Following the success of the first AGS Commercial Risks and How to Manage Them Conference in July 2019, the conference was held on 22nd January 2020 at the Manchester Conference Centre. The conference was sponsored by Geotechnics, SOCOTEC UK, Geotechnical Engineering and Envirolab. The afternoon conference was attended by 60 delegates and following lunch and opportunity to network with the sponsors and attendees, Jo Strange (CGL), who was chairing the event gave the opening address.
Russell Jones (Golder Associates) started the afternoon speaking about ‘battle of the forms’, which arises when two businesses are negotiating the terms of a contract and one business provides an offer and then the other business provides a counteroffer. Russell concluded that the battle is usually ‘won’ by the party that fired the last shot!.
Hugh Mallett (BuroHappold Engineering and AGS Loss Prevention Working Group Leader) discussed the importance of defining scope and objectives in proposals and project reports by reference to real life case studies which led to dispute or claims and referred delegates to LPA 69 for further information.
Stephen Hargreaves (Griffiths & Armour) described several case studies based on insurance claims, showing that fundamental errors can equal high value disputes. Stephen advised on an “eyes wide open” policy to manage the risks around making assumptions.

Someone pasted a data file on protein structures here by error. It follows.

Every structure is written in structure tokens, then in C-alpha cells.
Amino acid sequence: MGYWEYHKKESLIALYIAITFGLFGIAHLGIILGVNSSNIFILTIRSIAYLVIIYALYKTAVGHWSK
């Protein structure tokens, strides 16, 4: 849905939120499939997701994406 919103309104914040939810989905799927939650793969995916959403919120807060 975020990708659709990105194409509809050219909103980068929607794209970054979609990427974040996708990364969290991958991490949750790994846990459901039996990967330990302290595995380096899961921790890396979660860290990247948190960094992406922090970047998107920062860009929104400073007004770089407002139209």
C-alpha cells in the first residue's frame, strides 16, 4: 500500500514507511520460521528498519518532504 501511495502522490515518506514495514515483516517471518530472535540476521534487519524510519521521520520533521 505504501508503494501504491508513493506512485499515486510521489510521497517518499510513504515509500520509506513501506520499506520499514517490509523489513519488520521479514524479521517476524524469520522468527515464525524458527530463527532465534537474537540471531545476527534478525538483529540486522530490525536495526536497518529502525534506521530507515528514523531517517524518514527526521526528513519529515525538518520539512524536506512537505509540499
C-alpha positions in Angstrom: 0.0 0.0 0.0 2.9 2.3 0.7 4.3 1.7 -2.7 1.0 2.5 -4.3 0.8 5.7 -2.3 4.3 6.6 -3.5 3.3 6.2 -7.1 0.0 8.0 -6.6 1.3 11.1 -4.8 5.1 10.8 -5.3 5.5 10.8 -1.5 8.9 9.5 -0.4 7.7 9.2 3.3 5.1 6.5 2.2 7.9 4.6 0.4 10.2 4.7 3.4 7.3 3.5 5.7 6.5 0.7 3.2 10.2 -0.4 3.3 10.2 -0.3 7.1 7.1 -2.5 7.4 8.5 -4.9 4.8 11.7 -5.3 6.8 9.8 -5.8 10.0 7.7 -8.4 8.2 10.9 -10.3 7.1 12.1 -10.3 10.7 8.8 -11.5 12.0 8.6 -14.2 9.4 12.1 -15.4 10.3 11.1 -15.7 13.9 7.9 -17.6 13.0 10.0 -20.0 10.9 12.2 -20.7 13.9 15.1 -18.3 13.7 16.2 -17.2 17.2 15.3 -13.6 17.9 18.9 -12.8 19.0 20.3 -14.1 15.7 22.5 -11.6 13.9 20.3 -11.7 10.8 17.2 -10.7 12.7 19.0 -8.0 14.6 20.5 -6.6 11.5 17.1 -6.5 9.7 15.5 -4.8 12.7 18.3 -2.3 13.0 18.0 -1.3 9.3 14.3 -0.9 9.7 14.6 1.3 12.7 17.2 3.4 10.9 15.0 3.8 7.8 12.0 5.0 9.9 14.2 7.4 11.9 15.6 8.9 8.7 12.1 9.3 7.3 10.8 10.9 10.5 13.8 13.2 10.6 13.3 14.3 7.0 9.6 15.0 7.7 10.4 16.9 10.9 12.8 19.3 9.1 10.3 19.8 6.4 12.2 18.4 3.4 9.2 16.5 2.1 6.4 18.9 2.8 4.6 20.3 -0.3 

Zita Mansi (Beale & Co) spoke about collateral warranties, emphasising that collateral warranties are new contracts with third parties. Zita informed the delegates the measures available to mitigate risk and the fundamental importance of limiting liability in such agreements.
After refreshments and further networking, Adam Gombocz (NHBC) discussed how NHBC adopt a proactive approach to managing risks on sites registered for Buildmark warranty. Through case studies, Adam explained what is to be avoided on residential developments.
Rachel Griffiths (Fugro) considered the important distinction between the ‘duty of care’ required in providing (a) services or (b) goods. Goods fall under a ‘fit for purpose’ requirement of the Sale of Goods Act. Whereas provision of services falls under a requirement for ‘reasonable skill and care’ under the Supply of Goods and Services Act. These standards are fundamentally different and consultants giving advice or providing designs should make sure that their contract specifically refers to “reasonable skill and care” and not to “fit for purpose”. To avoid any misunderstanding Rachel recommended that this clarity should be reiterated in AGS Member’s professional reports.
The final talk of the day was provided by Lee Beveridge (Environment Agency), who discussed the implications for Members of recent changes in Landfill Tax (see AGS Magazine March/ April 2019). Lee advised that the new rules were in effect now but could also date back to activities from 1st April 2018. Lee warned delegates that the HMRC were looking to enforce the new regime with considerable vigour.
The presentations from the conference (with approval from speakers) are now available on the AGS website together with numerous documents and up to date commercial guidance, freely available. The Legal Helpline also offers members 15 mins of free advice from Beale and Co.